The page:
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The Two Gospels

All human thinking operates out from core assumptions and definitions that each one of us hold to be true without ever even thinking about those assumptions and definitions.

Everyone knows what "God" is, or do they? What is God?

Everyone knows what "man" is, or do they? What is man?

Everyone knows what "salvation is, or do they? What is the salvation of the New Testament?

So many times over the years I have heard some claim about "What the Bible says." So I have taken my Bible and carefully written out every single verse on the topic only to discover that what they claimed "the Bible says" was nowhere to be found.

Much of the time, I found that God actually said something quite different. Sometimes, even, God actually said the very opposite.

I wrote these letters from the fall of 2013 until the first of the year in 2014 in order to search out for myself the definitions of many of these basic assumptions that govern our thinking. 

Links to the PDF versions of each of the articles on the left can be found together on the following page: The Two Gospels PDF 


Every Christian on earth believes, sincerely, that his or her present knowledge of God and the Christian gospel is the true and correct gospel of Jesus Christ. Thus every Christian could actually write a personal definition of “The Two Gospels,” mine, the correct one, versus everyone else’s, the false.

But what if?

What if the problem is, in actuality, the definition of God.

What is God? — Don’t be too hasty to answer that question.

In John 16, Jesus said that everything said about God is figurative; then He said that now He would tell us plainly about the Father; then He stopped talking.

What happened next was not something God did, but God showing Himself in the human realms as He really is, a Man laying down His life for His friends.

Jesus said, “He who has seen Me has seen the Father.” In other words, the only description of God granted to either heaven or earth is a Man. We cannot know God without knowing this Man.

Then we must ask the next question — what is man?

God says that man is the likeness and image of God.

This is a bit strange, isn’t it? The only way we can know God is to know what man is. And the only way we can know man is to know what God is. This is the puzzle the Bible places before us, and there really is no other way to say it.

The core of the New Covenant, the agreement we signed with God and God with us are these words, from 1 John 3.

We shall be like Him (Jesus), for we shall see Him as He is.

This is the same circular thinking God places before us in His definitions of God and man.

We imagine that right now, we are not like Jesus. But how can that be? If we are not just like Jesus right now, then it is apparent that we do NOT see Him as He is. But if we do not see Jesus as He is, then what is this imaginative Jesus we think we are “not like”?

If we are not just like Jesus, then we do not see Him as He is, and if we do not see Him as He is, then the Jesus we think we know is not the Jesus of the gospel in Whom we live.

But we are getting ahead of ourselves. If God is required by His own oath in the gospel to conform us to the image of His Son, to make us just like Jesus, what does that mean? Christianity holds a great argument that Jesus is “God the Son,” distinct from God the Father, yet an essential Person of “the Godhead.”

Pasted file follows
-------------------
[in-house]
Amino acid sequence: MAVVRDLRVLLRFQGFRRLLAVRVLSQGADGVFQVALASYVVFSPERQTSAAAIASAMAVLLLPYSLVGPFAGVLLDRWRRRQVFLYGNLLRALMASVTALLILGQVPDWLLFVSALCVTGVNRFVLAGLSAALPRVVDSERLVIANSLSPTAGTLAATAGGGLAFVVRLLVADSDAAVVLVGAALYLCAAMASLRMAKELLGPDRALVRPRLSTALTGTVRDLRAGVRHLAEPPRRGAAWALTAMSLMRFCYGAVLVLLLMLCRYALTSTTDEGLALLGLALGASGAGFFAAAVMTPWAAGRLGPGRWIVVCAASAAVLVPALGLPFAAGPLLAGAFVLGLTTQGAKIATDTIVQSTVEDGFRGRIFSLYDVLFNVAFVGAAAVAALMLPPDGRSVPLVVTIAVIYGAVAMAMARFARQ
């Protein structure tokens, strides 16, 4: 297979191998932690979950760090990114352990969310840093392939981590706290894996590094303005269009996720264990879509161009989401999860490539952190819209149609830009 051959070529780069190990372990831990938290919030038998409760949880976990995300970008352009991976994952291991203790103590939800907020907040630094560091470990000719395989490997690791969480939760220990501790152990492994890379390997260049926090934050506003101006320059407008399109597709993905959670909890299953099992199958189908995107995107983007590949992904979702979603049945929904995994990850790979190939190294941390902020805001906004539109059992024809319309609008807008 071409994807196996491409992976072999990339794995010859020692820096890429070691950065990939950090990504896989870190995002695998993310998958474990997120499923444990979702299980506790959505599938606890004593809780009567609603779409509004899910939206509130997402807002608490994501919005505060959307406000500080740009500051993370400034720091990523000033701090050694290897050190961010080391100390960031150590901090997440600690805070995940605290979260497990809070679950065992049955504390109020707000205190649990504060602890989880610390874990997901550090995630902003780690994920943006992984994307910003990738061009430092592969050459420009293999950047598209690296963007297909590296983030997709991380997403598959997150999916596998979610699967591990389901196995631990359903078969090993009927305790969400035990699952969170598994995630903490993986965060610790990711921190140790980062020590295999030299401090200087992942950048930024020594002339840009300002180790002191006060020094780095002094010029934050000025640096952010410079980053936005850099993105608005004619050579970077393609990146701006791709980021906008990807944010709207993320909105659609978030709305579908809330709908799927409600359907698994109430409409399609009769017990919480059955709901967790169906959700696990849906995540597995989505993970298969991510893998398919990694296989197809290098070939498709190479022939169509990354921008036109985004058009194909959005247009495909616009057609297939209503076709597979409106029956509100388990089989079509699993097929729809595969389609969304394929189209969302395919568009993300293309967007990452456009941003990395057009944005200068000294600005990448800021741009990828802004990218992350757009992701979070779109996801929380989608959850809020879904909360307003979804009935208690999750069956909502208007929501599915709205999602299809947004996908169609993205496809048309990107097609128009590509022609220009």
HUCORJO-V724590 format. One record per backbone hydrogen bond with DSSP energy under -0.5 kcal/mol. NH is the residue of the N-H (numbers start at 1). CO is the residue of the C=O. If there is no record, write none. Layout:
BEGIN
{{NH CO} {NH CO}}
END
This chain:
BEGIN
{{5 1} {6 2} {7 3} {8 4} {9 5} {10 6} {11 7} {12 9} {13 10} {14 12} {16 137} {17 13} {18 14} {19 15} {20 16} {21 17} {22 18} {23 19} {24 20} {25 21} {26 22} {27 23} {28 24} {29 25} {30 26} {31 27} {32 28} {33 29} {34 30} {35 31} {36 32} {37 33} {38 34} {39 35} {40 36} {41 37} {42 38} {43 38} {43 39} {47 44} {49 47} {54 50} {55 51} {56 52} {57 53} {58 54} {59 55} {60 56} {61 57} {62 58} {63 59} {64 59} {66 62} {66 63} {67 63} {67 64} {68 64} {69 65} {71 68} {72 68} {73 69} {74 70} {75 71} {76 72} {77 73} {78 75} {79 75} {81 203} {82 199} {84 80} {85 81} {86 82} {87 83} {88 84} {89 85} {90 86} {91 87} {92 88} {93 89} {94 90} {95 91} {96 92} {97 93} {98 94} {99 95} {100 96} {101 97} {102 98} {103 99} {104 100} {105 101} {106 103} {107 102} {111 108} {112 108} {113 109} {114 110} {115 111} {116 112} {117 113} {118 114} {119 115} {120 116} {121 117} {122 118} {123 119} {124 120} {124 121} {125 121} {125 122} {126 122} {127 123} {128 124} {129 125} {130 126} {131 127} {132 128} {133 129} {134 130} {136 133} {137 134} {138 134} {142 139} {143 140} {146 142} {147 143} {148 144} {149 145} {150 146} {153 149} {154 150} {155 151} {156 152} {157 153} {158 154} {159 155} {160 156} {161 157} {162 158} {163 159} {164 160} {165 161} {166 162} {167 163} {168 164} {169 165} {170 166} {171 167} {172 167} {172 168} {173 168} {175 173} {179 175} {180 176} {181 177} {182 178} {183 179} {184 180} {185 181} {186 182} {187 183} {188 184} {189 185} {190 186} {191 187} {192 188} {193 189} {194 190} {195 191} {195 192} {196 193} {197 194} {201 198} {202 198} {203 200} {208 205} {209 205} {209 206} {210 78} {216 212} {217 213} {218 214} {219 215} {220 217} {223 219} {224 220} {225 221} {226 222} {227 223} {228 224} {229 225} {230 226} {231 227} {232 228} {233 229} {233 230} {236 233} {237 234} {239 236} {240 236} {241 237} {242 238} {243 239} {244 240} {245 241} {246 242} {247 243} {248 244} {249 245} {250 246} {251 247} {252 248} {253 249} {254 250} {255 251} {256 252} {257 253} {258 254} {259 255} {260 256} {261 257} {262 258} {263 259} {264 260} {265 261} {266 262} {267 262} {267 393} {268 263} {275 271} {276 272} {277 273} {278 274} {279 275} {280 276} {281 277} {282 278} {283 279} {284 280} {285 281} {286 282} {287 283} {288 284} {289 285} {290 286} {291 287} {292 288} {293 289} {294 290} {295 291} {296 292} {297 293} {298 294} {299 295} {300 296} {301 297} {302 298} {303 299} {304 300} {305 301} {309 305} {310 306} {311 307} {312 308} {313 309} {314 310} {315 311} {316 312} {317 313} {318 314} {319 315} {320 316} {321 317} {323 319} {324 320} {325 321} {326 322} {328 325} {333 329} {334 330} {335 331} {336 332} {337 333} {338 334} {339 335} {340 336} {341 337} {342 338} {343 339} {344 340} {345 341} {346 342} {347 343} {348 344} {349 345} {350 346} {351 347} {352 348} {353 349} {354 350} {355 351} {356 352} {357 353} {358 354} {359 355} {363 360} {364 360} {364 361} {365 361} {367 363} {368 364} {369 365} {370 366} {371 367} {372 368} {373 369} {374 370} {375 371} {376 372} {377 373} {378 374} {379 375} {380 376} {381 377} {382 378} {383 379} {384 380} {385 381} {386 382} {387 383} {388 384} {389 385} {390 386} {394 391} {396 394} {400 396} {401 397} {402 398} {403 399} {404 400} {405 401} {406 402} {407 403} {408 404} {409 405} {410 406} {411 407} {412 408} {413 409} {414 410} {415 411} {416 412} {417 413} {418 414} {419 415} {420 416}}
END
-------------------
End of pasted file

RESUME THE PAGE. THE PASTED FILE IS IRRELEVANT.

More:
So, if Jesus is God, and you and I are “just” humans, how on earth could God ever keep His oath?

But what if God is so very different from what most people know? – And how can God not be very different since we do not yet see Him as He is?

Most don’t understand that the prevailing definitions of God, of man, of Christ Jesus, and of salvation, found in Christianity, were hammered out by powerful intellectuals at the express dictate of a psycopathic killer who intended to use those definitions to cement his absolute control over the Roman world.

That definition is the Nicene Creed, the gospel of the Nicolaitans.

In this book I wage open warfare against the Nicene Creed and the false knowing about God that it perpetrates through every strata of Christianity, historical and present day.

The gospel of Jesus Christ as taught by Paul and John exists in an entirely different realm than what most Christians know.

Salvation is not some place people “go” after their bodies are ripped away from their spirits; Salvation is a Person in whom we live.

More than that, the Gospel of Salvation begins only inside of two questions.

What is God?

What does He WANT?

You will see that God’s desire, His heart, is not found in the Nicene Creed, thus all that comes out of that stark absence of God Himself in Person can be nothing other than another gospel.

More than that, you will see that the “gospel” of the Nicene Creed is simply a far worse version of the same lie out of which the serpent spoke. He was talking blither than; he is talking blither today.

This volume is a definitional approach to a number of key terms in the New Testament, words we imagine we know their meaning. However, when recast in the light of a description of God taken from the only picture we have of Him, a Man laying down His life, then these words take on an entirely different meaning, and impact our lives right now in ways many have never considered.


God has an incredible purpose inside all the darkness of this world.

The Father is coming Home.